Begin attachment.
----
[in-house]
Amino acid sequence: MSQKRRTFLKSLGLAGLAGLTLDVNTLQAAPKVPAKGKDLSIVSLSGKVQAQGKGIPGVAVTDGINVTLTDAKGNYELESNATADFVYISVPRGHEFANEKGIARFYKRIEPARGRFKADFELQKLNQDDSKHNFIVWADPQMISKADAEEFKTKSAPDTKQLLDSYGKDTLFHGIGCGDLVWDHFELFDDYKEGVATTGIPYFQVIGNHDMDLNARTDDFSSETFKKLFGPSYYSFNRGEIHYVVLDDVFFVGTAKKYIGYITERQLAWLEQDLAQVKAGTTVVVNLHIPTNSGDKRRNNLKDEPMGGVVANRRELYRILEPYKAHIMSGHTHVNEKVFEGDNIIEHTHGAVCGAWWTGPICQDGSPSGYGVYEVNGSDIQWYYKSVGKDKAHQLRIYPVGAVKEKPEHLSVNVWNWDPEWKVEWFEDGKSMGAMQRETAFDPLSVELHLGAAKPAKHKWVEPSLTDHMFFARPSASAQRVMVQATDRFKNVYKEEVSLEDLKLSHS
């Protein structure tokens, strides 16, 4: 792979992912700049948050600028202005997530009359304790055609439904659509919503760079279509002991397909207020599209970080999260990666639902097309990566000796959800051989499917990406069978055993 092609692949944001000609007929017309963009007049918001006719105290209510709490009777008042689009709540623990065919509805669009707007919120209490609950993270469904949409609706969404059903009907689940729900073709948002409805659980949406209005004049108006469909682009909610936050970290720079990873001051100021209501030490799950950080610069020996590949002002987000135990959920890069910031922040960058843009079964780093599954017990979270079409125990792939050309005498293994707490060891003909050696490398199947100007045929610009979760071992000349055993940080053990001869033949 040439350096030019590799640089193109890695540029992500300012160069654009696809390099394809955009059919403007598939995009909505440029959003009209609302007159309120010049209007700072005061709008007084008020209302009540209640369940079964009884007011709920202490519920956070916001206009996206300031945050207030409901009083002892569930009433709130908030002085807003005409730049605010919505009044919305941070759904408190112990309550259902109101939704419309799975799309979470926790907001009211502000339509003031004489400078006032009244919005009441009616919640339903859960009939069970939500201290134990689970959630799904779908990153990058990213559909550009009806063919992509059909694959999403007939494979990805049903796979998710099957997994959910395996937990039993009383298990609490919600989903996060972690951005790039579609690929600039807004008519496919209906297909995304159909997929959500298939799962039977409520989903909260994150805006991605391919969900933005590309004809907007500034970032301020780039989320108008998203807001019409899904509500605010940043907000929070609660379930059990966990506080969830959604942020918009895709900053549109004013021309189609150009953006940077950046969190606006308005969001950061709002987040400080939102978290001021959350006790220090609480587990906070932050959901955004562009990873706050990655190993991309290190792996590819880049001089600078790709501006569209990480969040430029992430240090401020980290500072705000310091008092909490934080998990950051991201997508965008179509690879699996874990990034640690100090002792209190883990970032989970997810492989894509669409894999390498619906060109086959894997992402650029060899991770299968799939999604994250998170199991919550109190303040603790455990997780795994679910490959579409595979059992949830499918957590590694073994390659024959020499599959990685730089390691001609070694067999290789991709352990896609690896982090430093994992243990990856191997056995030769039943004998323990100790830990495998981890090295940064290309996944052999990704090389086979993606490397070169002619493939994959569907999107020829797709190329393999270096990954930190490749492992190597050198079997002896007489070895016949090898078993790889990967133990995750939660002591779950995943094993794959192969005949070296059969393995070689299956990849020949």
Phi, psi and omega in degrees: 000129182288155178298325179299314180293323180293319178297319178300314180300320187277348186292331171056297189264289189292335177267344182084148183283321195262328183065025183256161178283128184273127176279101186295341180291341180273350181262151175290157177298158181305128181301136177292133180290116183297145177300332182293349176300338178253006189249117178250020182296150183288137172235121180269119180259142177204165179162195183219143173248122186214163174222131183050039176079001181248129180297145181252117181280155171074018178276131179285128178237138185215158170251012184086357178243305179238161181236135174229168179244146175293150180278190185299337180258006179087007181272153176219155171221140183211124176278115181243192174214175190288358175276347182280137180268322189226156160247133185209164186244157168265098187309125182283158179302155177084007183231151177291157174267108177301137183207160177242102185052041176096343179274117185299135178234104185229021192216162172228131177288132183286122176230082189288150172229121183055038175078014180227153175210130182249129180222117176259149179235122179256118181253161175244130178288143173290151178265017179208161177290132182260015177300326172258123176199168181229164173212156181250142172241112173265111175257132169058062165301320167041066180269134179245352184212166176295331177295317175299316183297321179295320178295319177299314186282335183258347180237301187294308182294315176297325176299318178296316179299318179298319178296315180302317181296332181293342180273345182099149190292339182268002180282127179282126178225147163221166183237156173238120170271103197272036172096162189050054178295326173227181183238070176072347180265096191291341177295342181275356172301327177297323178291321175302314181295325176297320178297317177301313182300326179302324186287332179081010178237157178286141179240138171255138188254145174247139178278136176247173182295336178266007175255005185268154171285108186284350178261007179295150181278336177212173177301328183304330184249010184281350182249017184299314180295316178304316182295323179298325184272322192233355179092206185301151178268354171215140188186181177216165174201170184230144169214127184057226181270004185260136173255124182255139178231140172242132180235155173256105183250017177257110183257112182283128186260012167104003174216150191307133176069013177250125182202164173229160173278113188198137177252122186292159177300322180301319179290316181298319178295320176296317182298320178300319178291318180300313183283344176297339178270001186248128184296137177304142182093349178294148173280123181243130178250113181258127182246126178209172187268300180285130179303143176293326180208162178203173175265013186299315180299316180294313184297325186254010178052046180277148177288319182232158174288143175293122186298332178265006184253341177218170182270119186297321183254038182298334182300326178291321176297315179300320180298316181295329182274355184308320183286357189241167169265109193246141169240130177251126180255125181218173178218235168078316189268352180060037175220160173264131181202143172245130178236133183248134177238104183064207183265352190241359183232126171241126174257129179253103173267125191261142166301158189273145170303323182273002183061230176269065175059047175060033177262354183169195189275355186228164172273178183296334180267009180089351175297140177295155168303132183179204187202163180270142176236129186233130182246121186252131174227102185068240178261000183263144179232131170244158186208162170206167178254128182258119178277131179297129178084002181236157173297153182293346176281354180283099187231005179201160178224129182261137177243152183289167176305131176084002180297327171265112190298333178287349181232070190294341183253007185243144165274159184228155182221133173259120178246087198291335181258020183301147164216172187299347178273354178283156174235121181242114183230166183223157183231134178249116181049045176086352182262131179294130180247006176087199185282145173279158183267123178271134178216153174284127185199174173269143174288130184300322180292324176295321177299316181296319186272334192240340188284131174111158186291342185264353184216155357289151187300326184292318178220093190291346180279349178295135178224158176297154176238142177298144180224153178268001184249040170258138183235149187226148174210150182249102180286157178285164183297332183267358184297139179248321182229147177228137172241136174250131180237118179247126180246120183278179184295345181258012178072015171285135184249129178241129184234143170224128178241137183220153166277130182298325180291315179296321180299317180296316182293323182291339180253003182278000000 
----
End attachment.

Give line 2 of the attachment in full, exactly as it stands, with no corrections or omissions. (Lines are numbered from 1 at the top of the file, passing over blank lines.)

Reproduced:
Amino acid sequence: MSQKRRTFLKSLGLAGLAGLTLDVNTLQAAPKVPAKGKDLSIVSLSGKVQAQGKGIPGVAVTDGINVTLTDAKGNYELESNATADFVYISVPRGHEFANEKGIARFYKRIEPARGRFKADFELQKLNQDDSKHNFIVWADPQMISKADAEEFKTKSAPDTKQLLDSYGKDTLFHGIGCGDLVWDHFELFDDYKEGVATTGIPYFQVIGNHDMDLNARTDDFSSETFKKLFGPSYYSFNRGEIHYVVLDDVFFVGTAKKYIGYITERQLAWLEQDLAQVKAGTTVVVNLHIPTNSGDKRRNNLKDEPMGGVVANRRELYRILEPYKAHIMSGHTHVNEKVFEGDNIIEHTHGAVCGAWWTGPICQDGSPSGYGVYEVNGSDIQWYYKSVGKDKAHQLRIYPVGAVKEKPEHLSVNVWNWDPEWKVEWFEDGKSMGAMQRETAFDPLSVELHLGAAKPAKHKWVEPSLTDHMFFARPSASAQRVMVQATDRFKNVYKEEVSLEDLKLSHS